A few months ago Men's Fitness ran a piece entitled "The Greatest Boxing Matches of All-Time." No. 1 on the list was the March 8, 1971 match between Muhammad Ali and Joe Frazier at Madison Square Garden in New York. It was advertised only as "THE FIGHT" and was broadcast around the world in 12 different languages. Frazier won this brutal showdown, but later lost two other fights to Ali and continued until his death to harbor a deep grudge against him.
Looking around at our industry, we see it becoming more and more of a boxing match between banks and other entities that are encroaching on the business. Every which way you turn someone is trying to get into the business of banking. T-Mobile, for example, recently announced a new financial services program aimed at customers who don't have a regular bank account. Wal-Mart, meanwhile, has been going after a similar market for the past few years with its Bluebird checking and debit alternative. Just recently a government agency report suggested that the U.S. Postal Service could alleviate its budget woes by offering financial products such as debit cards and loans to consumers. What is next we wonder?
New entrants often go after the unbanked or under-banked market as a way to get into the business and fly under the radar. After all, who would stand in the way of helping those who are poor or need to open bank accounts? Indeed, a 2011 study from the FDIC found that 20% of U.S. households are under-banked--representing 24mm households with 51mm adults. Meanwhile, 25% of households were found to have used at least one alternative financial services product within the prior year and almost 10% of households had used two or more types of alternative products.
What gives and should banks feel threatened by alternative financial services providers? We think the answer is a resounding yes. After all, how long it will be before these nonbanks set their sights on loftier targets? First it's the unbanked, then it is the small business customer loan or deposit.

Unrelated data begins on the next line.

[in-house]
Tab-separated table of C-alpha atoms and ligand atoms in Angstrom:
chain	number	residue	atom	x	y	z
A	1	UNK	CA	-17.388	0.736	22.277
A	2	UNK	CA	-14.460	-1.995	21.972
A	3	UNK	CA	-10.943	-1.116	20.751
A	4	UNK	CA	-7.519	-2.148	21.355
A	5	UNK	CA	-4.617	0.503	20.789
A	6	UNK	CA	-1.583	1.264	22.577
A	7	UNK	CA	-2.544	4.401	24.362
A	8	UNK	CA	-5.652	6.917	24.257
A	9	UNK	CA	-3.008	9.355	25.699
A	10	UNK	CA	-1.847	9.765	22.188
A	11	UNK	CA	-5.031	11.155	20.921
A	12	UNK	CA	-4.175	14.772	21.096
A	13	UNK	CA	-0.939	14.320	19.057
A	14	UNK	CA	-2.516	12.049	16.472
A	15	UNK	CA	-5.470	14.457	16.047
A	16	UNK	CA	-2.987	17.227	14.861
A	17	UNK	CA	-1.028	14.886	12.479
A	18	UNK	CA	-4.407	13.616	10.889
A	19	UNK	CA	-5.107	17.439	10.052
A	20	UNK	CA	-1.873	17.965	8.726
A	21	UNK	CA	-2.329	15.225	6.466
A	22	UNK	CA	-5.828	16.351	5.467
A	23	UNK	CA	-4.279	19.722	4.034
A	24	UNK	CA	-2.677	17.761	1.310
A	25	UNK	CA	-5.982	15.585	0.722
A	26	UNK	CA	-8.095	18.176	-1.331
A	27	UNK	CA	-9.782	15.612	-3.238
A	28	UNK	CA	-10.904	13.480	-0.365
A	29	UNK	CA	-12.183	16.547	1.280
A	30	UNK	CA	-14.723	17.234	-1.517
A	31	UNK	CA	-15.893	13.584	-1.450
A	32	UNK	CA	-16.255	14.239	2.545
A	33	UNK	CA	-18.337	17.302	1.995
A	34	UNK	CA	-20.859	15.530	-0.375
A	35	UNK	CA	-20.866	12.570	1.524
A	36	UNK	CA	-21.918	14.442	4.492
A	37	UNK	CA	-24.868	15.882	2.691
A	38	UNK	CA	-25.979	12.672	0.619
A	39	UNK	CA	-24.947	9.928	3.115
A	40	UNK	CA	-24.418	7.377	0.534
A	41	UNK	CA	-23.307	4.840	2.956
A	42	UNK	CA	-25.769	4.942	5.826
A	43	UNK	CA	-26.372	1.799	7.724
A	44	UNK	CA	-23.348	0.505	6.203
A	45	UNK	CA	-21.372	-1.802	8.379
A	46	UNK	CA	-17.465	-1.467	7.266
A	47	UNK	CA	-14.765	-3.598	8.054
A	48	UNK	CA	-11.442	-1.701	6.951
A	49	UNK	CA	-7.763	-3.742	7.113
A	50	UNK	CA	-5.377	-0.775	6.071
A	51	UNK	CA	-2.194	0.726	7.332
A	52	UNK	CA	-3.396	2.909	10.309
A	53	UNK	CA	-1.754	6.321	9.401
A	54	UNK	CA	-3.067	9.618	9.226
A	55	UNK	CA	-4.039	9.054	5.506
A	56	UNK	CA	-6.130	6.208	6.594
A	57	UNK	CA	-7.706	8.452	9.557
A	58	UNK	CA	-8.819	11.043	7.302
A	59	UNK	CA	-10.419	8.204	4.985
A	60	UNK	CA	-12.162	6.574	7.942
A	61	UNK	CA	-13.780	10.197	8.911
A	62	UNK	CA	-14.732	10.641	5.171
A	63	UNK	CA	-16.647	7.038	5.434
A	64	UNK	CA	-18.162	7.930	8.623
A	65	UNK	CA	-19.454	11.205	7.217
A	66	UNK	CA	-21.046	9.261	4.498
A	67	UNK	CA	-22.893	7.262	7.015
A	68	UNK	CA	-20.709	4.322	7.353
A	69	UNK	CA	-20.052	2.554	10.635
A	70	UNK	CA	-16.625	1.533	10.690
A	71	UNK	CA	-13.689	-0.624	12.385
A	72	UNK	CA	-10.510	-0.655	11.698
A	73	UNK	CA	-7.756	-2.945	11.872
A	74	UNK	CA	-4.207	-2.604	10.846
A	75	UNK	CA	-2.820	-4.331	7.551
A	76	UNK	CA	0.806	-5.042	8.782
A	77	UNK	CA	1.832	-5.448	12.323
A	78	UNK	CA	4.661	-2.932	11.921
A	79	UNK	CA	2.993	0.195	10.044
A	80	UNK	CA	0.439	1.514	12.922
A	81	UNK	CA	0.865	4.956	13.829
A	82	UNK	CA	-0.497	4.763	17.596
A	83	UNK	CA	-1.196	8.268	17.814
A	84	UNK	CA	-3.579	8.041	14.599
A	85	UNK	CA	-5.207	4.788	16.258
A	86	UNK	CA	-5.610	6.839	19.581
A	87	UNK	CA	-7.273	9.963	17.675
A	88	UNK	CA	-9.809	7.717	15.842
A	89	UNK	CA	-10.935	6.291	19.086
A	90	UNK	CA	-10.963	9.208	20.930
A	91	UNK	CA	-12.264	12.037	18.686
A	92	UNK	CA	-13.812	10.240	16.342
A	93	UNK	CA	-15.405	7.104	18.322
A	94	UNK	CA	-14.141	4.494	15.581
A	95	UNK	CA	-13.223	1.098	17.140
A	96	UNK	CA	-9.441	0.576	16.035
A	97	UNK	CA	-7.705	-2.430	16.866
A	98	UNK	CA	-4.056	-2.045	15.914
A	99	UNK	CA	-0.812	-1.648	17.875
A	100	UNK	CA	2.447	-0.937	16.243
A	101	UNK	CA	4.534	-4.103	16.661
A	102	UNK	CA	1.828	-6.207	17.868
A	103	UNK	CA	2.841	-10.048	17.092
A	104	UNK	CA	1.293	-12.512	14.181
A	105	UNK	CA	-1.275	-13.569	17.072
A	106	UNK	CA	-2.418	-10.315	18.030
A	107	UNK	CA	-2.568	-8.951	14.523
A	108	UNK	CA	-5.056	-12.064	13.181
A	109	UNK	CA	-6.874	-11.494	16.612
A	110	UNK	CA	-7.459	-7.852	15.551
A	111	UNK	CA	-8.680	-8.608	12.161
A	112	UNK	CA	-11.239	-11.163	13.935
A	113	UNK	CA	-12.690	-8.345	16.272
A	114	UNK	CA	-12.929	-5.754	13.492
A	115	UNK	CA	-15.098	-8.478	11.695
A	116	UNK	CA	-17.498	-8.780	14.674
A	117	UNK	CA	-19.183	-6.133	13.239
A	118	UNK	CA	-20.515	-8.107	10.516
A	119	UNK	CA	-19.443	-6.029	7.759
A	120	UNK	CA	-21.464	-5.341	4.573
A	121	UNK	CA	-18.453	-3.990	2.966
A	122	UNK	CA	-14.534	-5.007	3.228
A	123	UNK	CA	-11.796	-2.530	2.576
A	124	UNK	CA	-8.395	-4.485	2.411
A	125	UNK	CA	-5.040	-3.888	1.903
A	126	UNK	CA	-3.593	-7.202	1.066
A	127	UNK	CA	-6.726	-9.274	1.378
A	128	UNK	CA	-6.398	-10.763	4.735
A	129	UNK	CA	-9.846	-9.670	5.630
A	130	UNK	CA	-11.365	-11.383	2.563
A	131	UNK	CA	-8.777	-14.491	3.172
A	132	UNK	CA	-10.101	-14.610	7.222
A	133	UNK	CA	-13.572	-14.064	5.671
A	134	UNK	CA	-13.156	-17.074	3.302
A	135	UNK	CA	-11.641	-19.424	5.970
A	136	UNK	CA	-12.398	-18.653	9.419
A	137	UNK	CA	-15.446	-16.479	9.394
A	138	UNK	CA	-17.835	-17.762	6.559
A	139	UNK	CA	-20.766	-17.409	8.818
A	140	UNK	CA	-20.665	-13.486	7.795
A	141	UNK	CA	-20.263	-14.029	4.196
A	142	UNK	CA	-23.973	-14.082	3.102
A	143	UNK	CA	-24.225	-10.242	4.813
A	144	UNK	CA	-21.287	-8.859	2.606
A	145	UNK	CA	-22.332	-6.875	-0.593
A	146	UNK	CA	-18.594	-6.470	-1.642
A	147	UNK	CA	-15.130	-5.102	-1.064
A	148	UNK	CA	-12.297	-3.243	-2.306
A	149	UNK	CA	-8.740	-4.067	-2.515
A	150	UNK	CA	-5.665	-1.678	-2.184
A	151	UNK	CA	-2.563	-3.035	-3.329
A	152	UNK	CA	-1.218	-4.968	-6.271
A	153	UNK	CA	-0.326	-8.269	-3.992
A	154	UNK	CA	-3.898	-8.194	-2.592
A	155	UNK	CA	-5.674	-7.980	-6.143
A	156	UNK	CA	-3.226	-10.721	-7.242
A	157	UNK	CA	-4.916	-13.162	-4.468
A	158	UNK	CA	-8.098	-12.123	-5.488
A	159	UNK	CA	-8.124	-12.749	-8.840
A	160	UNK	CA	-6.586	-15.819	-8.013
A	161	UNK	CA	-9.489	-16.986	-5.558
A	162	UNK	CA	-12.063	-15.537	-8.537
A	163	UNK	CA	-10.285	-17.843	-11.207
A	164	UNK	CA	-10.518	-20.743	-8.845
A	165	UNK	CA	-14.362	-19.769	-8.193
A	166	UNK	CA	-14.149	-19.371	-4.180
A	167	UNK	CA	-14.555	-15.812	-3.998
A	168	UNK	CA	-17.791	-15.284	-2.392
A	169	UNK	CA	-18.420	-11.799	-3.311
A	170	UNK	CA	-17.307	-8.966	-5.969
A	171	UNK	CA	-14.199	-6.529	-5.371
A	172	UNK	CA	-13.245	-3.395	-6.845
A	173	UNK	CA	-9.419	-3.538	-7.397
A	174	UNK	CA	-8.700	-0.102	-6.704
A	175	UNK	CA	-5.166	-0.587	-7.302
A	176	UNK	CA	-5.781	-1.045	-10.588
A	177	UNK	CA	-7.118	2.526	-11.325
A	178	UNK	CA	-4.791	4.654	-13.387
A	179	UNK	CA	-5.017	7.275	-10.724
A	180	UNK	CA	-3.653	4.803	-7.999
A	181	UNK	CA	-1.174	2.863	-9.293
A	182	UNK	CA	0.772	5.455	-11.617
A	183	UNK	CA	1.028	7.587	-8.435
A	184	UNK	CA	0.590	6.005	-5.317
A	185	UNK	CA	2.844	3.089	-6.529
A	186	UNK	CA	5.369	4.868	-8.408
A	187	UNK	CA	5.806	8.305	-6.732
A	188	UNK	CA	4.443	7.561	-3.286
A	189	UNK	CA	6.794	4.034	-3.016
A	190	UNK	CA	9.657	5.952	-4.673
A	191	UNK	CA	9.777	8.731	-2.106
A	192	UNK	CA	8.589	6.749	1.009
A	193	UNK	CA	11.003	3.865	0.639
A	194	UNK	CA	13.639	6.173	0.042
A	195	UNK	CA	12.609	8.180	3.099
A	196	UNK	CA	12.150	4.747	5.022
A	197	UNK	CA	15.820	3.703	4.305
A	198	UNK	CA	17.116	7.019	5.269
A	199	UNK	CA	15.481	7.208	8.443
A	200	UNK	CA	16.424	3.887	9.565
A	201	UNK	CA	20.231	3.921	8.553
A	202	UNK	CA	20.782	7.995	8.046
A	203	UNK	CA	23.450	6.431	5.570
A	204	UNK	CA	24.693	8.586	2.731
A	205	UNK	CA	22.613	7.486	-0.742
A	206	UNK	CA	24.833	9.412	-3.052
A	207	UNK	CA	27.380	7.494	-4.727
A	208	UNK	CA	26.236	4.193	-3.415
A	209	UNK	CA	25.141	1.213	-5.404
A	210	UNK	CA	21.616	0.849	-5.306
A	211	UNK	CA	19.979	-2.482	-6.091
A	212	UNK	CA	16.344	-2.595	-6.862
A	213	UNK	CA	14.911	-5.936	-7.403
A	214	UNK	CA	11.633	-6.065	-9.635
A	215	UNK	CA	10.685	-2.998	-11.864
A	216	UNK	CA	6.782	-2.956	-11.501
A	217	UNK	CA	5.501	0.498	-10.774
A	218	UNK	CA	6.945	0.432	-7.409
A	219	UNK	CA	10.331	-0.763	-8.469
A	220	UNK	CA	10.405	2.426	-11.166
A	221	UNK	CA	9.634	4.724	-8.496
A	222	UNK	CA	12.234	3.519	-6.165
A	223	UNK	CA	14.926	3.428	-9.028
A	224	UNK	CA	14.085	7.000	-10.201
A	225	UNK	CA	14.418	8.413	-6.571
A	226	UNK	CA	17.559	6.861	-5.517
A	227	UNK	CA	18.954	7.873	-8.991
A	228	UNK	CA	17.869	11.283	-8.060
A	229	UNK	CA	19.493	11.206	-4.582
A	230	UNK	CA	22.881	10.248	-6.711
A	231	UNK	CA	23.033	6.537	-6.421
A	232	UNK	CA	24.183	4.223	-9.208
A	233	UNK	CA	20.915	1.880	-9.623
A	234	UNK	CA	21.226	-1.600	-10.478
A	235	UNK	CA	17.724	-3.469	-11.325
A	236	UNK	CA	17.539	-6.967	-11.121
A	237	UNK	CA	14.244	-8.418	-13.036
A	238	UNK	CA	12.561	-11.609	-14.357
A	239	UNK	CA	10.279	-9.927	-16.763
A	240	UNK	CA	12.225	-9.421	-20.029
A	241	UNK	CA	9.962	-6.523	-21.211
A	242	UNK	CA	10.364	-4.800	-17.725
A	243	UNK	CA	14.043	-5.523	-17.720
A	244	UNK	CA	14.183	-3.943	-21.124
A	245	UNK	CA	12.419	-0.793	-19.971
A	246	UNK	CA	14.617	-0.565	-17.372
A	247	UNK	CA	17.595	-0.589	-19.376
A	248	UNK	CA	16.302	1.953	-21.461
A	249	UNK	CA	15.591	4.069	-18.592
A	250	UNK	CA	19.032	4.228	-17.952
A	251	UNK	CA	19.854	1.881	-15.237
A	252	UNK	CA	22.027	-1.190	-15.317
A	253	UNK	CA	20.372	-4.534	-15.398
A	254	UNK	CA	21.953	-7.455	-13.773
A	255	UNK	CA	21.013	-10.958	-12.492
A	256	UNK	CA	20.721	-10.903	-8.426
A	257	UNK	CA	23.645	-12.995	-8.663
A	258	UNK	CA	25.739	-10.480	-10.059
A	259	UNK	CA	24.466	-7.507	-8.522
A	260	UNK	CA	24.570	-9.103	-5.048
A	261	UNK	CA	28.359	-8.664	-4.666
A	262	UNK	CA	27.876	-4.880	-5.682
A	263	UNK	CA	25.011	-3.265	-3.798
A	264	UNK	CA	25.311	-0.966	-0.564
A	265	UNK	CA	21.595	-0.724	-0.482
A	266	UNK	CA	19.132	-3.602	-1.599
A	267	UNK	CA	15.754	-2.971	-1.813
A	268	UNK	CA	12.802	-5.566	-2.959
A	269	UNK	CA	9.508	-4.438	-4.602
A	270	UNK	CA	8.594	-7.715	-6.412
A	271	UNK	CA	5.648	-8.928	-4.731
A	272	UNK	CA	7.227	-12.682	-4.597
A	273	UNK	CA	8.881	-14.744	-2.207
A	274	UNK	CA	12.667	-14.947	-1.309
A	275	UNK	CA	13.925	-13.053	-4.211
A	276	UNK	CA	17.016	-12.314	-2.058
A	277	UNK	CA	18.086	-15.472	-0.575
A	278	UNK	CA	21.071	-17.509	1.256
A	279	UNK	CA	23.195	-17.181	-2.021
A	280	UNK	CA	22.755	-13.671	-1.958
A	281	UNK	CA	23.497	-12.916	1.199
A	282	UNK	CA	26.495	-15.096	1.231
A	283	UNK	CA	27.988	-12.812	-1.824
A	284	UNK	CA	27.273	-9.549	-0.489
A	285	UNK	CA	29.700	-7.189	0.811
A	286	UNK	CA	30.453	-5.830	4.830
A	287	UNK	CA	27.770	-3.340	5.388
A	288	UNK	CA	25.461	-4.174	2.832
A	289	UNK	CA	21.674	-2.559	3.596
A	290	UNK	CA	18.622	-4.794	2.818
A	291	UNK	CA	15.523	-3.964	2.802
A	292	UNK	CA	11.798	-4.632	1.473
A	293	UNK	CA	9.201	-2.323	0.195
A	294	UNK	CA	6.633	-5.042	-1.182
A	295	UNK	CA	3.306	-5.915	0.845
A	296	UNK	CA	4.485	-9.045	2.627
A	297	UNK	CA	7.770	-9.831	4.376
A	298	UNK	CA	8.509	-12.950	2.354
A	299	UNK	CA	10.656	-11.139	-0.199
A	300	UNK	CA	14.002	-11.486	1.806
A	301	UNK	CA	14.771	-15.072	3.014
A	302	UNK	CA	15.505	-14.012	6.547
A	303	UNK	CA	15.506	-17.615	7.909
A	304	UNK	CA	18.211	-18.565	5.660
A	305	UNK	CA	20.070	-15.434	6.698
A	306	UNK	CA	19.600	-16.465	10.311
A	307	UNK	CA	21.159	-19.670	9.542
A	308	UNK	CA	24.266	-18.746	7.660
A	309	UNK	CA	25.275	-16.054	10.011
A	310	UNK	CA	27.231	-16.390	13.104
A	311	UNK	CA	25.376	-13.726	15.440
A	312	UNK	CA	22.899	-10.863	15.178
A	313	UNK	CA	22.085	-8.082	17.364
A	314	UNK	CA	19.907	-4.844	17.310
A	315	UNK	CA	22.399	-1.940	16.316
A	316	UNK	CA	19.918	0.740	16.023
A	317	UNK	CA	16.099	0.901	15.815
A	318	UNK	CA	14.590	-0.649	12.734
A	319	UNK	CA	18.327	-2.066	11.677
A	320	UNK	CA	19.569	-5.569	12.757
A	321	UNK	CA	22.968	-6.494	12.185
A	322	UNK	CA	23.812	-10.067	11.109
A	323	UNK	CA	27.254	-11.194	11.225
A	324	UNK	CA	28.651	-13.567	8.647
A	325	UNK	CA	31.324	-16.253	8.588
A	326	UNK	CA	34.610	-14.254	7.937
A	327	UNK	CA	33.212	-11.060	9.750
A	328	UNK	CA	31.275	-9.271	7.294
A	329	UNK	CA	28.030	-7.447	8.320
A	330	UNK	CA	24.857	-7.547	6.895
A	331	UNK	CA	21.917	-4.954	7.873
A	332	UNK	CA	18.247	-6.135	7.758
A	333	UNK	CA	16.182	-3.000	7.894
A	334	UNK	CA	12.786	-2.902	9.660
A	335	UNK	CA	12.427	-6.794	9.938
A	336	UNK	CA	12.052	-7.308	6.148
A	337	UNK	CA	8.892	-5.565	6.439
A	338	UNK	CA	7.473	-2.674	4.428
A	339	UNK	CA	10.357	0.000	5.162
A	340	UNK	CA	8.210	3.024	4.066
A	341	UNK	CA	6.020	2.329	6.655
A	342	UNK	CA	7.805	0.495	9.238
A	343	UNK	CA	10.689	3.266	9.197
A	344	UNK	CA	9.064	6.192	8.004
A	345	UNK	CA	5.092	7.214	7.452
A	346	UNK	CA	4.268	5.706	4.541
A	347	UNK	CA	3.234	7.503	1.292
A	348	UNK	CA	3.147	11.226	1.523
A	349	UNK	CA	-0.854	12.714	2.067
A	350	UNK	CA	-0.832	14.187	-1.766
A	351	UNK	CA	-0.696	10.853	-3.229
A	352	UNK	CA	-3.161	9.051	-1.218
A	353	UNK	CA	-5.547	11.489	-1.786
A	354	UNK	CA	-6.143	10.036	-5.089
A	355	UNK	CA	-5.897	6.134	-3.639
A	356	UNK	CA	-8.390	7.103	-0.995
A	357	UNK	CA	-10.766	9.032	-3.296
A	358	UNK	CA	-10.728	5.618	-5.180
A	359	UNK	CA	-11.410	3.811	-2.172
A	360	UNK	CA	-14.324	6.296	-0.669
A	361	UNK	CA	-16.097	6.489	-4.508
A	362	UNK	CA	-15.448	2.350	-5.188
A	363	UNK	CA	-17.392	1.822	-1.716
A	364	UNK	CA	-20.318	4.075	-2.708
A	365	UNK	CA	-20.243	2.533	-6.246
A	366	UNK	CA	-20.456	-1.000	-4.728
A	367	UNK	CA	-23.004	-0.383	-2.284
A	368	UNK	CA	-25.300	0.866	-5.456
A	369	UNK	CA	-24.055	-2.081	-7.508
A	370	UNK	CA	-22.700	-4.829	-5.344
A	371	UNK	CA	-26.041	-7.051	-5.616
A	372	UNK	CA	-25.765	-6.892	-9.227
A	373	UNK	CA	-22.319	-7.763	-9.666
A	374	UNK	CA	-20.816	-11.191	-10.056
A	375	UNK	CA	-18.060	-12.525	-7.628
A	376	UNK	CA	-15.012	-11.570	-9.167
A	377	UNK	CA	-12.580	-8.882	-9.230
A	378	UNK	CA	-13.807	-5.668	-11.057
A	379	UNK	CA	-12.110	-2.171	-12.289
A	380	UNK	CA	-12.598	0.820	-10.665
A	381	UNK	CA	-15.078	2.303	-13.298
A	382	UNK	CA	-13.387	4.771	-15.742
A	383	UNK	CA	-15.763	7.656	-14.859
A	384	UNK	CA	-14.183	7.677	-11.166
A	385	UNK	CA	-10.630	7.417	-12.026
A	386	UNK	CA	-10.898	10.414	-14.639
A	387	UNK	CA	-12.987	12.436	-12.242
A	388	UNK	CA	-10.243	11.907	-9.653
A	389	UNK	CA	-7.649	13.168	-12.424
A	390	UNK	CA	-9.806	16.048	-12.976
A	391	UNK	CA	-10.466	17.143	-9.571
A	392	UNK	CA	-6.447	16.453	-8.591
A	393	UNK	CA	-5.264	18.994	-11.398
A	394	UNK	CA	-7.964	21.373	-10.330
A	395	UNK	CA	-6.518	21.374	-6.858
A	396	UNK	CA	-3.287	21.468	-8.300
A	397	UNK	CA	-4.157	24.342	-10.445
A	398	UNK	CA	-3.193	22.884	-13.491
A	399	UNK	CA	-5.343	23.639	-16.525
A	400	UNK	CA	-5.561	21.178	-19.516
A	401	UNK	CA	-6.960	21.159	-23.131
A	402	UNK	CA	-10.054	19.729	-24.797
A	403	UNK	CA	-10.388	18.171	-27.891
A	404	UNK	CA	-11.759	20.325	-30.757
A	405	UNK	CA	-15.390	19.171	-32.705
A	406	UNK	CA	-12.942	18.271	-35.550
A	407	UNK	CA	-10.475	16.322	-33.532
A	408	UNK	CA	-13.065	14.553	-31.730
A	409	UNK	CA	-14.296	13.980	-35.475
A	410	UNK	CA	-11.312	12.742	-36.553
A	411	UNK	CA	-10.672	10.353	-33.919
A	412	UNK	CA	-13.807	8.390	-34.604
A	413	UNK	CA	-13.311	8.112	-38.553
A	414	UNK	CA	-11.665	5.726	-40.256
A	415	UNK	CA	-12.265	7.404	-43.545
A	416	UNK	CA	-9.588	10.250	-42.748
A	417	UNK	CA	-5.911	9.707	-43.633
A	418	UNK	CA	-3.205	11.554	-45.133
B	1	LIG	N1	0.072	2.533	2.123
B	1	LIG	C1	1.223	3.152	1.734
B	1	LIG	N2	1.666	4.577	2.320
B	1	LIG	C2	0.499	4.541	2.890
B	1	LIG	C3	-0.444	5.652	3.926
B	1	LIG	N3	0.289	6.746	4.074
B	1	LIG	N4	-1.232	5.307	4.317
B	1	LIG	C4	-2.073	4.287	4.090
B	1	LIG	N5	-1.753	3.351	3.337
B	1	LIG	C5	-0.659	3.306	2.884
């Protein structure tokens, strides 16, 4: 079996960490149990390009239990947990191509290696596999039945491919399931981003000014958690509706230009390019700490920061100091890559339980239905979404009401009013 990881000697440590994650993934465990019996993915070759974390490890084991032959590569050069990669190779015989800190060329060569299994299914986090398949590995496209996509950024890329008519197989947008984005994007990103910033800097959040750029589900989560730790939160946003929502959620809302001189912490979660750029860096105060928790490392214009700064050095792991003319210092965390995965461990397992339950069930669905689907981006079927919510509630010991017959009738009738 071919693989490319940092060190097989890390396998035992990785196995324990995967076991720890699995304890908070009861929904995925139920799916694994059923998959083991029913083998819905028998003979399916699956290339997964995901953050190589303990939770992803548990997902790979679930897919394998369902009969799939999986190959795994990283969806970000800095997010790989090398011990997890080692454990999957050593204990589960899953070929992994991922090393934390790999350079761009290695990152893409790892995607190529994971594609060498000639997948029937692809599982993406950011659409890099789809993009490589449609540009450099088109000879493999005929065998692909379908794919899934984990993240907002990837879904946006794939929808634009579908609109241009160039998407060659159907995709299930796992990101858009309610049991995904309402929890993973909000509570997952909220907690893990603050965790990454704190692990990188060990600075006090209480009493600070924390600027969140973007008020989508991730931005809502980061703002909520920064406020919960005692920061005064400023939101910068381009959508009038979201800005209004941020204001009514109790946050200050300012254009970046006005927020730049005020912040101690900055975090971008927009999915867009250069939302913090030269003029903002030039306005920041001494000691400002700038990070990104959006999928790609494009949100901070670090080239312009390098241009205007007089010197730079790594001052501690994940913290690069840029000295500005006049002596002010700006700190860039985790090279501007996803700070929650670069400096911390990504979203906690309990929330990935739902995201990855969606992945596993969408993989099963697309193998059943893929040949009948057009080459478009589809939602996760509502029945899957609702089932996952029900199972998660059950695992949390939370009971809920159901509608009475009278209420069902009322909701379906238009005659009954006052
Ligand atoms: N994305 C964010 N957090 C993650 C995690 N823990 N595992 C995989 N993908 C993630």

We're not saying you have to go out tomorrow and ramp up your offerings to the unbanked and under-banked, but keep an eye on new entrants here because with all the rules the only way to really make money for these players is to expand into other sectors. A strong business case can be made this is their ultimate game given the economics of it all. We also think it's important to be ever-mindful of what the competition is up to and to take whatever opportunities you can to remind customers about your value proposition. It reminds customers why they like to do business with you in the first place and further cements relationships over the longer term.
Banks currently have certain advantages with small businesses and wealthy customers, but there's nothing to stop non-banks from trying to woo this business away. Just because alternative financial service providers aren't yet targeting your bread-and-butter business, doesn't mean they won't go after it in the future.
Along those lines, banks would be remiss to assume that in a fight against non-bank financial services providers they'll come out on top. After all, many spectators of the 1971 fight between Ali and Frazier had placed their bets on Ali winning. They were wrong with respect to this fight, but Frazier later lost two other bouts against his nemesis. The lesson for banks is clear: Never underestimate the competition and in banking as in boxing, it's often a fight to the final bell.